I'm convinced that overall this is the right thing to do, but I still felt pretty bad on that last school day. We literally won the lottery to get Erin into their old school and only 1 in 8 families get a spot. It has such a fabulous curriculum and atmosphere and philosophy and there is a whole laundry list of unique things that I really like and that drew me to apply for this school in the first place, which we won't have at the new school. It's been hard to think about all that the kids will be certainly leaving in hopes of something else I hope they'll gain. I hope I'm right.

The new school's mascot is the tigers. For a long while I think we're going to feel like penguins inside of tiger suits.

Saturday, June 4, 2011

kid quotes

These were all posted on facebook, but I'm putting them here because I plan to save the content of the blog for my children to be horrified by on a regular basis someday:

One of those Geico commercials with the caveman came on TV.
Allison (laughing): Look at that guy with all the hair! He looks like Jerry Brown!
Me (laughing): who?
Allison: Jerry Brown!
John (laughing): And who's Jerry Brown?
Allison: You know, that new guy, the Governmentor!

The girls got one of those magic 8-balls with their prize tickets at chuck e cheese last night. Now they are using it to decide EVERYTHING.
Kate: "Should I brush my hair before school?"
Whew. The answer was yes

Kate pronounced kids' softball superior to professional hockey because softball games have a designated "snack mom".

Allison: "I want to have a house where everything is pink, outside and inside--even the beer bottles."

Kate, while asking about jails, after we mentioned that even some big kids go to jail:
"I bet they have to do a lot of worksheets there. All math."

Erin to cousin Andrew: where do you work?
Andrew: at a non-profit.
Erin: what's a non-profit?
Andrew: it's a business that, ah, doesn't make money.
Erin: Oh, you mean a newspaper?

Crossing a toll bridge:
Kate: what was that for?
Me: the MAN is tryin' to keep us down!
Allison: yeah...AGAIN!
John: that's right.
...Kate: is the MAN taking our money and wasting it?
John: yes. They gotta pay that guy to stand there and take our money, for example.
Allison: I really don't get why they do that.
John: either do we.

Allison: "I didn't call Kate dumb. I said 'd-o-m' as in, the end of 'freedom' ".

John to kids, "what should mama get for Christmas?" Allison: "Just 100% cash."

spring pile-up

School's almost out, which means my calendar is overflowing with things to do. Everything seems to happen in May and early June.
The twins finished their softball season and I really came to like this new league. The coaching was a lot better and the league overall is better organized.

The girls really enjoyed themselves this season, as if you couldn't tell.

They received trophies and the t-shirts in the brightest possible color after their last game, and then the team went out for a pizza party.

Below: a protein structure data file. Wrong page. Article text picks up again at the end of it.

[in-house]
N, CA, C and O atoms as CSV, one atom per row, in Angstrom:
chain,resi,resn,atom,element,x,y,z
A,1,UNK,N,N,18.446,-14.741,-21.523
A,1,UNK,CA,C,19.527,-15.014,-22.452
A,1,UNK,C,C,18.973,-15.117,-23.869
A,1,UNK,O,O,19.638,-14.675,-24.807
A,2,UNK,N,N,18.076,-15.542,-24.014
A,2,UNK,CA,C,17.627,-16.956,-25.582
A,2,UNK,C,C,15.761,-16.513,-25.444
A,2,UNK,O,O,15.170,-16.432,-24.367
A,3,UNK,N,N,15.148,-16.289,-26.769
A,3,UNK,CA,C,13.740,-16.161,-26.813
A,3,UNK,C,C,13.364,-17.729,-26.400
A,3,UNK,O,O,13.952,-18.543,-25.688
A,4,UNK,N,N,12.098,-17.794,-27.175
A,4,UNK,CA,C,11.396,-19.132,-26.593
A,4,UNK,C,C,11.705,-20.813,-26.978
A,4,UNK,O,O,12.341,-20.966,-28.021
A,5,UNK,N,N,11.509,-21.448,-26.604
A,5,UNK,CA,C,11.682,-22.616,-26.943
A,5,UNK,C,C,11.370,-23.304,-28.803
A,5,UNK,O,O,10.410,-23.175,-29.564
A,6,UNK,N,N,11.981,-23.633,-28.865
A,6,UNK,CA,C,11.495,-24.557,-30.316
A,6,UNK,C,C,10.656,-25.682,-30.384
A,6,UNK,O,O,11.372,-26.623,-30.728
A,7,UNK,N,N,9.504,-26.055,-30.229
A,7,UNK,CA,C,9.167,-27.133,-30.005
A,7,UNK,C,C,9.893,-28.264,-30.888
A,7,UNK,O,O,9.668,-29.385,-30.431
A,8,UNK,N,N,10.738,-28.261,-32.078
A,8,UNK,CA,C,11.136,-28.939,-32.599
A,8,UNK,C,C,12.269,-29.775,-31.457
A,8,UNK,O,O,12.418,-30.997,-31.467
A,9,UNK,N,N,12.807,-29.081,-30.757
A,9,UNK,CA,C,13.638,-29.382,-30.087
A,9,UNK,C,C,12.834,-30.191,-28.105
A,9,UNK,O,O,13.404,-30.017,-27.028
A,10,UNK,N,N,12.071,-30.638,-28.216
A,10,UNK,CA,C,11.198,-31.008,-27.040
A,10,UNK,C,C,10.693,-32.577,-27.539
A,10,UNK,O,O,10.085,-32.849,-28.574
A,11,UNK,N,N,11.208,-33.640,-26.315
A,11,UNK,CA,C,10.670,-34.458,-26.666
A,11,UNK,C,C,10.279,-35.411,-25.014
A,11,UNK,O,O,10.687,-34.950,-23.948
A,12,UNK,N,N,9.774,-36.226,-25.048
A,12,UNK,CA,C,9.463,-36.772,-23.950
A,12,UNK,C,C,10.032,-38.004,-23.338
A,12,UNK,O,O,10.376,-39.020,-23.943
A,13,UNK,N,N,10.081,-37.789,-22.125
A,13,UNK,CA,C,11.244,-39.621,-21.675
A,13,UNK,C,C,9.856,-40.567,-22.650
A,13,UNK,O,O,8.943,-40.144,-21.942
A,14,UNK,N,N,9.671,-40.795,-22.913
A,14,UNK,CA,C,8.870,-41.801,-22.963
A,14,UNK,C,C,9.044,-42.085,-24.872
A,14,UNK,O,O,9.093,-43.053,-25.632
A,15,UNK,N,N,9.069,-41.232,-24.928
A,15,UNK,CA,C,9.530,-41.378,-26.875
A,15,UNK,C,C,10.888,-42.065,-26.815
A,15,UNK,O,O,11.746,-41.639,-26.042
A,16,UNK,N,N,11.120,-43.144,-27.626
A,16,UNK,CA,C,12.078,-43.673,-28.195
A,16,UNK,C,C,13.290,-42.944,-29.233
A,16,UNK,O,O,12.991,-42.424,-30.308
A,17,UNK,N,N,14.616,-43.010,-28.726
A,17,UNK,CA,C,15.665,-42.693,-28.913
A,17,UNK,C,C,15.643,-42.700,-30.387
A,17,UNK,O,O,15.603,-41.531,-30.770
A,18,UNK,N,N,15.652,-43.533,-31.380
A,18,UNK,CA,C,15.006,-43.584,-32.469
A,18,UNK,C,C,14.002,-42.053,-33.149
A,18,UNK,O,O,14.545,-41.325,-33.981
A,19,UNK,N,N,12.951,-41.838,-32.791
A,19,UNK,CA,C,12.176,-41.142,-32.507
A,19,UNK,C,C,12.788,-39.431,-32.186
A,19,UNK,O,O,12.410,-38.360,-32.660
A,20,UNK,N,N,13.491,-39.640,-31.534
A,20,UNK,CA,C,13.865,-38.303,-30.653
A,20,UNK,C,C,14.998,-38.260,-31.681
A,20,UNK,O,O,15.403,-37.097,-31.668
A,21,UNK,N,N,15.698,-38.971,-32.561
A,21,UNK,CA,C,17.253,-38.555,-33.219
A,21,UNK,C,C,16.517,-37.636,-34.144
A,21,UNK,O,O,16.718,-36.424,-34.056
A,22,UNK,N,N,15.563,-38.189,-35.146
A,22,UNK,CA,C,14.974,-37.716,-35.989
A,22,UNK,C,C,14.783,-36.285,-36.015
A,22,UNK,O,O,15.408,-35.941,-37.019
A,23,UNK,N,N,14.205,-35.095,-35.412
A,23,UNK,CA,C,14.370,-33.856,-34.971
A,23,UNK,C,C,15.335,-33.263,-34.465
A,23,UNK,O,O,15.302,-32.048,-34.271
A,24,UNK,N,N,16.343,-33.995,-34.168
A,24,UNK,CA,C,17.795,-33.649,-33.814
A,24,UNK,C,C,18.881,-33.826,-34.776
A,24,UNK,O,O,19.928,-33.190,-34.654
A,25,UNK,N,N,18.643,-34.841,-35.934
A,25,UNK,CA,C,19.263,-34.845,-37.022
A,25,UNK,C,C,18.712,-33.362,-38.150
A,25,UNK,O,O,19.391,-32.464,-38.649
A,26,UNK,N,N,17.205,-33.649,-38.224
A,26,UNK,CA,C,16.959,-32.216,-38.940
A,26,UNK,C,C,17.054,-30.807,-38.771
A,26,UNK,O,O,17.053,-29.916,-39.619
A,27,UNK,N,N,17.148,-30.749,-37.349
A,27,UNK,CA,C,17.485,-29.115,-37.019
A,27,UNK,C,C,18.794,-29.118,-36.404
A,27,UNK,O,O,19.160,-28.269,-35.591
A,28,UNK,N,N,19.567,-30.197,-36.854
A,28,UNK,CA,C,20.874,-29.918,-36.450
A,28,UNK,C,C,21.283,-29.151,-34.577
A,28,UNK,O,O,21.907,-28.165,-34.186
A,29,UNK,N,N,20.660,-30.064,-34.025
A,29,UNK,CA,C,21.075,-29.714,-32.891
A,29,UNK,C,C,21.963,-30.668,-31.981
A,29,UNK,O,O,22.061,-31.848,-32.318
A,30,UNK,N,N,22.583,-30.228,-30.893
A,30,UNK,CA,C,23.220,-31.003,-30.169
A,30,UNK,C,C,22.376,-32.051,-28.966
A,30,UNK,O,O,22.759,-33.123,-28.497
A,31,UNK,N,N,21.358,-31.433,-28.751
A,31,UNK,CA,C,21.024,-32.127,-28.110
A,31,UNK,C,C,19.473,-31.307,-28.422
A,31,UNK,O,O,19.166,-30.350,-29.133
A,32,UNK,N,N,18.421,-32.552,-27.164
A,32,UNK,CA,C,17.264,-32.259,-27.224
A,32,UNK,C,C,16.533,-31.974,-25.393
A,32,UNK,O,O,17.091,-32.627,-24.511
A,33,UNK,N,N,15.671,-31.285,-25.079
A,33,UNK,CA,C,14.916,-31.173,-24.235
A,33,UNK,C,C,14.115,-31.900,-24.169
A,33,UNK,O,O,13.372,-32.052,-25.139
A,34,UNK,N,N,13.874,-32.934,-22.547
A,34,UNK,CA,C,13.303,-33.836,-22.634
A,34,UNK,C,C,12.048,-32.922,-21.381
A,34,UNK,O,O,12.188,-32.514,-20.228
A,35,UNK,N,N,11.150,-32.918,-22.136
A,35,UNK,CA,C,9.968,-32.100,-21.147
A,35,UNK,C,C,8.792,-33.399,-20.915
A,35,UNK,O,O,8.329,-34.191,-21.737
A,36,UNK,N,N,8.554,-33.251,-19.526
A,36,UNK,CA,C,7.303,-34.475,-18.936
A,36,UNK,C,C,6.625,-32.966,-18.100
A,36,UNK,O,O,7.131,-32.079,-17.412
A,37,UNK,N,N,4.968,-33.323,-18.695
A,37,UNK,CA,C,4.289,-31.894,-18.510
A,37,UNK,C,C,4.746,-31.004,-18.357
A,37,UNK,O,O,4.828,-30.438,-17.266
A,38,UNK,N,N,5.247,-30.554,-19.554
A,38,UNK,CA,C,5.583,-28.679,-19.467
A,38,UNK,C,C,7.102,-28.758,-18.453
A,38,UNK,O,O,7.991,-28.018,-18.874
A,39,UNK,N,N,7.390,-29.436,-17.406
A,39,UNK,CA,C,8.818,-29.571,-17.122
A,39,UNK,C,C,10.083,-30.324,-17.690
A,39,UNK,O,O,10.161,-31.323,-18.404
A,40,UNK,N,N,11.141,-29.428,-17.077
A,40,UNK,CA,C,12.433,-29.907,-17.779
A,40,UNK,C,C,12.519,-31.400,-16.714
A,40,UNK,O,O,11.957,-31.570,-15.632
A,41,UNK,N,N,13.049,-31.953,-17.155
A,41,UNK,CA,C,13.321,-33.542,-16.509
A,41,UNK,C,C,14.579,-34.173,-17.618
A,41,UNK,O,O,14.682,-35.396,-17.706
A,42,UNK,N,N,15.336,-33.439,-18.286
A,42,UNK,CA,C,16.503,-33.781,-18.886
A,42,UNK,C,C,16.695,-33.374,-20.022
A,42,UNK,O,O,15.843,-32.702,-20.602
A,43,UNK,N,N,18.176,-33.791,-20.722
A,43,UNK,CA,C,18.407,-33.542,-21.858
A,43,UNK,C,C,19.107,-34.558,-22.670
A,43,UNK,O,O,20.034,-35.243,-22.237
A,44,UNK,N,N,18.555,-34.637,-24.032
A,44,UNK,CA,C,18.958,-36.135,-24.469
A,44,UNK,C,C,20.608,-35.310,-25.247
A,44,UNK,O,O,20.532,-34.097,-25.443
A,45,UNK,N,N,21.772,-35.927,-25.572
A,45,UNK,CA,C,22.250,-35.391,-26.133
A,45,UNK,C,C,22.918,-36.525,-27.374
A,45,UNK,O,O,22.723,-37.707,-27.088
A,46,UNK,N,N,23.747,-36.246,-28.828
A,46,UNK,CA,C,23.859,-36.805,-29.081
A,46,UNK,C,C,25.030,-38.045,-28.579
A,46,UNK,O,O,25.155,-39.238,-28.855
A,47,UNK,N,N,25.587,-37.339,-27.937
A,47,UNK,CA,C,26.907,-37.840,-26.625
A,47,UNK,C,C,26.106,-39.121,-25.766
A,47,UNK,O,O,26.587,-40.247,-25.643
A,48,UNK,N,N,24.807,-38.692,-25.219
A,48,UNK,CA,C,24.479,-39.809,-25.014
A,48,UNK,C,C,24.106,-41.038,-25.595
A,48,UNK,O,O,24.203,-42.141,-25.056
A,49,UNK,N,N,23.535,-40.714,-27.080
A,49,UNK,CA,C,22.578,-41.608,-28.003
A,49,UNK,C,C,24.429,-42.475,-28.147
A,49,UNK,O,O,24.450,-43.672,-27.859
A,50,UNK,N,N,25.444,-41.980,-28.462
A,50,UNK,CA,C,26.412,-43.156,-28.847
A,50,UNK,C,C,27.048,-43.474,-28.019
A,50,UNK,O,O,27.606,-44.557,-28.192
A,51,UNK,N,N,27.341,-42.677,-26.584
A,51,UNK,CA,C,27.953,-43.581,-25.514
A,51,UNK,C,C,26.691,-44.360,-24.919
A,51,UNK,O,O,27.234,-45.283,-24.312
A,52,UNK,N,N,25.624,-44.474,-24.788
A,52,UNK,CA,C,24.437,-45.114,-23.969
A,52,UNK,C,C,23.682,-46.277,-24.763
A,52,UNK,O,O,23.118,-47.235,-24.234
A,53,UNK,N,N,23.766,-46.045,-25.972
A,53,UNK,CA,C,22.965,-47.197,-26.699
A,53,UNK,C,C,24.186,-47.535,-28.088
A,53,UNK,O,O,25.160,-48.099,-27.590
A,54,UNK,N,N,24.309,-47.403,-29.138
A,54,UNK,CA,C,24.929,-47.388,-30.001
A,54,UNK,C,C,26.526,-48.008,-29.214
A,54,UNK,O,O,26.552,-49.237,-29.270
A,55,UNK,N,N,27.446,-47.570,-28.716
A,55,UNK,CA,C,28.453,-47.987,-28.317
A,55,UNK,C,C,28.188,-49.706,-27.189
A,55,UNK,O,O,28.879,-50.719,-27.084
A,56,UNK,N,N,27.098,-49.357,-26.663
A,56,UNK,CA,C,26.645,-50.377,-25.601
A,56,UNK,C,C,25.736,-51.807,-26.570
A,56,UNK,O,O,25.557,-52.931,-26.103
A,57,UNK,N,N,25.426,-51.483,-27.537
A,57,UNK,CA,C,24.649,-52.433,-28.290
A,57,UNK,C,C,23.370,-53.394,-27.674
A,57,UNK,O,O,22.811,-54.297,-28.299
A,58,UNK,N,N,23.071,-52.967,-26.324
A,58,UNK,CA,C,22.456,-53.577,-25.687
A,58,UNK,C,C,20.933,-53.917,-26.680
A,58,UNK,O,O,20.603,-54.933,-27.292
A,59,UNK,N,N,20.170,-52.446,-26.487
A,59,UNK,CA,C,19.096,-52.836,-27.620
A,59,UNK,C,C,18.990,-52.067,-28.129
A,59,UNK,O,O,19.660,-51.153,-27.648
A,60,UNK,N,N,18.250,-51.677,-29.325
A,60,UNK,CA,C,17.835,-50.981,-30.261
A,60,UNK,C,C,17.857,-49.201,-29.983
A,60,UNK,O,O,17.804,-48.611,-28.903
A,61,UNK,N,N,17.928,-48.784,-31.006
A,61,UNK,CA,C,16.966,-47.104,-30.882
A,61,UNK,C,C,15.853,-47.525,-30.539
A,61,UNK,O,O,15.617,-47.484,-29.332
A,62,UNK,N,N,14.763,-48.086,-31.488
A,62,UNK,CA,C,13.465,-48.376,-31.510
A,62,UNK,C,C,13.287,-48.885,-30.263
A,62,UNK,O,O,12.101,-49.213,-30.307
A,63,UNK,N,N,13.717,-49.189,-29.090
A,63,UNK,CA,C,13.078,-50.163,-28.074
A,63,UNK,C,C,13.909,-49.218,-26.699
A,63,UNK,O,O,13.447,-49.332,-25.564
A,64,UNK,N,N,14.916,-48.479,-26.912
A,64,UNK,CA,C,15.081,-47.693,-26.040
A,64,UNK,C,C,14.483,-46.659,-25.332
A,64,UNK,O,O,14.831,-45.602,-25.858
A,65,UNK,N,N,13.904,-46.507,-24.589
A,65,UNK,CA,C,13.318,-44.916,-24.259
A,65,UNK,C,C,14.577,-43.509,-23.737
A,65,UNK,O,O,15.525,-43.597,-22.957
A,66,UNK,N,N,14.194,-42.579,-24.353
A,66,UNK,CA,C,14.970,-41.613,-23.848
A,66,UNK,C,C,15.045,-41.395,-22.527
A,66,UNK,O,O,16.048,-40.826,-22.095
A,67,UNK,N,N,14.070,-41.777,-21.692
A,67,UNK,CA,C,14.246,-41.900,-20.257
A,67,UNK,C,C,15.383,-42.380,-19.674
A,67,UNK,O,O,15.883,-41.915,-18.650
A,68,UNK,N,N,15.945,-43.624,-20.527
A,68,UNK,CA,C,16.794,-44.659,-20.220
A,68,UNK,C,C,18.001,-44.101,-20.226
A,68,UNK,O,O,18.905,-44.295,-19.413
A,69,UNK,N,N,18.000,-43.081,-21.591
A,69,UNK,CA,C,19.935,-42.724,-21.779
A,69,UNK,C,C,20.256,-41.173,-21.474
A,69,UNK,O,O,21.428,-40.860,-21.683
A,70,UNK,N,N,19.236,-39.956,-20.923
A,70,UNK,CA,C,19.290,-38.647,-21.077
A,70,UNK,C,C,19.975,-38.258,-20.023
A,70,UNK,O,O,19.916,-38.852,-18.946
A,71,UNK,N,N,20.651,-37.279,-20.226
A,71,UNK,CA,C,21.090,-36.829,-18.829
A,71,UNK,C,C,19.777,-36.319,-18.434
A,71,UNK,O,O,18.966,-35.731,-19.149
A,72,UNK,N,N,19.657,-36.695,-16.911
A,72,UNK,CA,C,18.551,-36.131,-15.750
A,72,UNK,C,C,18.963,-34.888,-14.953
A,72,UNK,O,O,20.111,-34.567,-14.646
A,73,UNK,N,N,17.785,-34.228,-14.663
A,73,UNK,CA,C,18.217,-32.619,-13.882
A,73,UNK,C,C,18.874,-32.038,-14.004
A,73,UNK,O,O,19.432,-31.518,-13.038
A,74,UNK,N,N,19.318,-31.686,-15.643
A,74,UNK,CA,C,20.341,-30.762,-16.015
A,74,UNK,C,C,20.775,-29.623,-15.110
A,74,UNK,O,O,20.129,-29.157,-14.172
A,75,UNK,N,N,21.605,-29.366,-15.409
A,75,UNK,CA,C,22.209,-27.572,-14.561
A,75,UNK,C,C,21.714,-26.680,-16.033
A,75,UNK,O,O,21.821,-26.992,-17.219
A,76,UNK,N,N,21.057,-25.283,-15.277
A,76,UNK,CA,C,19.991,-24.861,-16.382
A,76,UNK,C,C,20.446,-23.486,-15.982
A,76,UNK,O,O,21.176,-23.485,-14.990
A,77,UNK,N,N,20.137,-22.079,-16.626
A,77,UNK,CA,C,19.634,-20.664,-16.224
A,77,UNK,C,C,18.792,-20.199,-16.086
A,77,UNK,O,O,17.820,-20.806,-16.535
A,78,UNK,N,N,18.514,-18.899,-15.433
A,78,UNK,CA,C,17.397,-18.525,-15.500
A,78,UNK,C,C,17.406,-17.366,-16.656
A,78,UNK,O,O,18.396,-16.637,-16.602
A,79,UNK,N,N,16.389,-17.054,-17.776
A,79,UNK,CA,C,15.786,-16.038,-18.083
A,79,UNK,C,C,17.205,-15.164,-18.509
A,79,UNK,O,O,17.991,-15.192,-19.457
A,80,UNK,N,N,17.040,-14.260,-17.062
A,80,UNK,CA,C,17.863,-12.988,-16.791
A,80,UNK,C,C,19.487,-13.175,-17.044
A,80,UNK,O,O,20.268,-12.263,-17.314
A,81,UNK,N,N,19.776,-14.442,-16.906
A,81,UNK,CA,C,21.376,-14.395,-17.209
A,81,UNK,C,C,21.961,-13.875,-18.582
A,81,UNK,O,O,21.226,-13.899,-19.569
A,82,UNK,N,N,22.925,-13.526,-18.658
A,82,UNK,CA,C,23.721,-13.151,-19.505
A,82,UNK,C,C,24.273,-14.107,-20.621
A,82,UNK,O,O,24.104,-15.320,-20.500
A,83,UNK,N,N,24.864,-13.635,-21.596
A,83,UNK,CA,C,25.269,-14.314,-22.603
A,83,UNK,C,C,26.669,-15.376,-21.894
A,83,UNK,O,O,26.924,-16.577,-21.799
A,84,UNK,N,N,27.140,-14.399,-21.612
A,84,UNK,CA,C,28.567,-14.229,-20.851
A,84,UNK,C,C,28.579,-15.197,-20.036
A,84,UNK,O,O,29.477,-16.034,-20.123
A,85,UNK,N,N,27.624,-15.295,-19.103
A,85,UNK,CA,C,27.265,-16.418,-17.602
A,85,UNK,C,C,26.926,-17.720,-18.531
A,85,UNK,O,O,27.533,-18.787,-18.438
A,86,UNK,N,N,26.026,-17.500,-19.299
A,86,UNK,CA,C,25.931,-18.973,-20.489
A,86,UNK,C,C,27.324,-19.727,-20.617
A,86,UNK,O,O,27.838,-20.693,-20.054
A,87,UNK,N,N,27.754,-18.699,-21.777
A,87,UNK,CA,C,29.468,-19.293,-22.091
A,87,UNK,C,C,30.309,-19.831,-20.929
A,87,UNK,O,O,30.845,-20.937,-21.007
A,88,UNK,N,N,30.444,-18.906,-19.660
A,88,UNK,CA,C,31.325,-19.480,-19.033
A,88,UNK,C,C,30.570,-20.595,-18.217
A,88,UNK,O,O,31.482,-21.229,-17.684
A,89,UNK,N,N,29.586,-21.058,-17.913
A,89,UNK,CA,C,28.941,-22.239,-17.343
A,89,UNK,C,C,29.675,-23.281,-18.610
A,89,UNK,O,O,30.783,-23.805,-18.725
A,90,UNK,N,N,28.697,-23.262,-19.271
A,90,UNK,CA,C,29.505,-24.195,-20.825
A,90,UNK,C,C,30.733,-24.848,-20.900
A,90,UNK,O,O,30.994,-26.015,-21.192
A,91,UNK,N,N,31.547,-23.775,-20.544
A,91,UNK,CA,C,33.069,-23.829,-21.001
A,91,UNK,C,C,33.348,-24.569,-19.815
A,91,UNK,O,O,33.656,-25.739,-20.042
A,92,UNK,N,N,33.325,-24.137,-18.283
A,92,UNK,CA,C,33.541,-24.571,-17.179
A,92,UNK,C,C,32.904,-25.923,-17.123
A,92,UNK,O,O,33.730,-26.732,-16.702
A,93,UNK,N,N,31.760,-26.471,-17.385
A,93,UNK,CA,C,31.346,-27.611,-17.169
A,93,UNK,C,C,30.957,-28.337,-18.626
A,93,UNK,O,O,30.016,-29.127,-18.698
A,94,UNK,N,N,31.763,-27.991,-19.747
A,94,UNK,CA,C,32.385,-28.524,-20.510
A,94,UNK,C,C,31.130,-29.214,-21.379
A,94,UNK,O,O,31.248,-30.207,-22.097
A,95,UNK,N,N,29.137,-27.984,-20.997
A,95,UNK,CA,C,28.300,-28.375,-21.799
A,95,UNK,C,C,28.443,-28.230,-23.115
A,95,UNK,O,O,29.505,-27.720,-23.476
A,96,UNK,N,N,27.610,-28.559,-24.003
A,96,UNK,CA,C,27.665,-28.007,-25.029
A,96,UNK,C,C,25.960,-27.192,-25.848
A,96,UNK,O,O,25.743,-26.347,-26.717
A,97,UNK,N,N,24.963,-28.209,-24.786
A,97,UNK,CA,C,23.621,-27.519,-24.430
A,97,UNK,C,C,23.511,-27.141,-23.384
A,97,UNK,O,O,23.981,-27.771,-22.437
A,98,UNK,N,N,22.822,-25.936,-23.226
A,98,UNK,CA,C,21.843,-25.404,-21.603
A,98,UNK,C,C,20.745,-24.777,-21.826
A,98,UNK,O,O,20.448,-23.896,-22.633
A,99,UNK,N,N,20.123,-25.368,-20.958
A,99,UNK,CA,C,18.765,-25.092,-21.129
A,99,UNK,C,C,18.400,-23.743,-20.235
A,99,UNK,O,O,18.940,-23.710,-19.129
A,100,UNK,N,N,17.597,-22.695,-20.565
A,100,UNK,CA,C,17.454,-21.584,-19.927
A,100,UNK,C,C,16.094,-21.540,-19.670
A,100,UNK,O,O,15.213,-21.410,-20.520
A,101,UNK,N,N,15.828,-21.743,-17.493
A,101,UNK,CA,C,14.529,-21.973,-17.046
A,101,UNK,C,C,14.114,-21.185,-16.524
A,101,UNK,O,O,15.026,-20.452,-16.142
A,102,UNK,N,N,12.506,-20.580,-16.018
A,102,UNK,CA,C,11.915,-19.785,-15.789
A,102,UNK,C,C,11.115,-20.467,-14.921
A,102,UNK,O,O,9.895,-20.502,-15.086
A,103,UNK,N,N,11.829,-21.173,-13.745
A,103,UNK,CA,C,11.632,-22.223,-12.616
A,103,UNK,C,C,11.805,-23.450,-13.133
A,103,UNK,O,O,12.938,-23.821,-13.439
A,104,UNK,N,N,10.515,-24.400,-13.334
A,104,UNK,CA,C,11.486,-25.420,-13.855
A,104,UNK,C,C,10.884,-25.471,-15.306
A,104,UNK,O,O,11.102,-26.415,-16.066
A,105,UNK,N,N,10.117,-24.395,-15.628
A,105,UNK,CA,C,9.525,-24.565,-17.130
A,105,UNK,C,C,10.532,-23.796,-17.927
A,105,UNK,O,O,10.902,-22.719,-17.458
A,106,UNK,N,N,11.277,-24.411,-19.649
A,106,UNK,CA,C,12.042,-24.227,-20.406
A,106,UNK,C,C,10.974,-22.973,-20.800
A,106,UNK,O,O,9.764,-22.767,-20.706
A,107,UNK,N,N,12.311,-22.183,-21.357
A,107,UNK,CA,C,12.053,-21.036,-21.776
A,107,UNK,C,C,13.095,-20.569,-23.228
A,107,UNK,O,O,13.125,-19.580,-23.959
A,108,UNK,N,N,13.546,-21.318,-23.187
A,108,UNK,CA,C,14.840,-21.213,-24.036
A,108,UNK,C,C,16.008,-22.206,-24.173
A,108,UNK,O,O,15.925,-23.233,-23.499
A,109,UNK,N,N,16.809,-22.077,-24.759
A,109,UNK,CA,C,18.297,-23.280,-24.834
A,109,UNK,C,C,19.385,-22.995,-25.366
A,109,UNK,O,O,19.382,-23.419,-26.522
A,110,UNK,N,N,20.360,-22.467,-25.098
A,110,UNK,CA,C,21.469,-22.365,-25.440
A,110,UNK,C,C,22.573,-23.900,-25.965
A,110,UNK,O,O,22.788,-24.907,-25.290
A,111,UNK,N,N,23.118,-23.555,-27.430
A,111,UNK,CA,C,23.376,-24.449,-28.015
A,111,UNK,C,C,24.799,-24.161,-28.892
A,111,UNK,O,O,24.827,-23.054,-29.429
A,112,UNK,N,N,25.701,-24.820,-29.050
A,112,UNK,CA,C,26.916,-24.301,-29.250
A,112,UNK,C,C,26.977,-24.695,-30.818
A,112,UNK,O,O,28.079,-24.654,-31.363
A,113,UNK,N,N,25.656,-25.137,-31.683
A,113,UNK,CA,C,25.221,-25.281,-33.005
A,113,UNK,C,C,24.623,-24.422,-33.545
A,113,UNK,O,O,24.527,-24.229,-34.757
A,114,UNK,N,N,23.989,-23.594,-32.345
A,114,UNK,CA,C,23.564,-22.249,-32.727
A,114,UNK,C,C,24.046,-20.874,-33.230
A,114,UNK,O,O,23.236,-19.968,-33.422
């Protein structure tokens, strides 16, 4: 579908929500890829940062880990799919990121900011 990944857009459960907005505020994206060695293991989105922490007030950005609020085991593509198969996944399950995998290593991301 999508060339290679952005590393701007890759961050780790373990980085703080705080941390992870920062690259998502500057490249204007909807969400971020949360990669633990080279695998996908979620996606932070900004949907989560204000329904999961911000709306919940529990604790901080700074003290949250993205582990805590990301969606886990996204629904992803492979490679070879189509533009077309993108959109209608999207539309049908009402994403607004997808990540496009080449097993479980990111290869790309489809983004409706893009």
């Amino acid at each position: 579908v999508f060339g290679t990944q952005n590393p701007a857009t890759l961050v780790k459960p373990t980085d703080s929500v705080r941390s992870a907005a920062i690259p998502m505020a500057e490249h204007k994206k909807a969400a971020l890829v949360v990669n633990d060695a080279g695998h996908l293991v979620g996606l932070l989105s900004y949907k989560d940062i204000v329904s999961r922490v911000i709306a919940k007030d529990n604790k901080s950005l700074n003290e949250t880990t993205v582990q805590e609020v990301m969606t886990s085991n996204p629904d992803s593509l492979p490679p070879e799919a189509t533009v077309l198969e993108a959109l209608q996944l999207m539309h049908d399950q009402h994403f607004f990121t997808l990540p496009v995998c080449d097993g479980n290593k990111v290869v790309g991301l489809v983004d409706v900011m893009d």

I caught most of their game but missed the party because Erin and I had to be somewhere else. Weekends rarely have only one item per day going on anymore. I joined a band comprised of many of my friends from my college band, as well as many from the UC Berkeley Cal Band and Stanford Band. We had a gig to play at a festival in another town, so Erin and I headed there.

The girls had open house at school recently, where we have time to visit each of their classes and view a lot of their work, mainly larger in-class projects that they've spent many weeks on. Erin showed us her animal research report that she and a partner completed.

There was lots of pointing out examples of her work for John, who hadn't seen it before. I, on the other hand, have seen everything already. I've either prepped the materials, worked with the kids in class on these projects, put them on display in the classroom, or sometimes all three. So I always hung back and took pictures while the kids explained these projects to John.

Erin's Sandwich book report, which she chose to do as a hamburger. Each layer of the sandwich has a different component of the book report attached to it.

Erin with her fabulous teacher, Mrs. Feldman.

The routine in Kate and Allison's classes went much the same. And the toughest part about open house is that it only lasts an hour, and we have 3 classes to visit in that time, so we really couldn't linger and chat like most other families.

Kate and Mrs. Drake

Allison and Mrs. Smithwick

The girls have been with these teachers for two years and they're each really terrific. It's sad to know the girls will be leaving these teachers in particular. Big changes are coming in the fall.

We've also had a school book fair and a K/1 sing-a-long performance (John attended and a short video may follow). Before school is out the girls have one more field trip each (and I'm chaperoning), a field day, a read-in day, and Erin has a big speech presentation. Her speech was supposed to be given last week but she was terribly sick for several days and missed school. And that WASN'T on my calendar.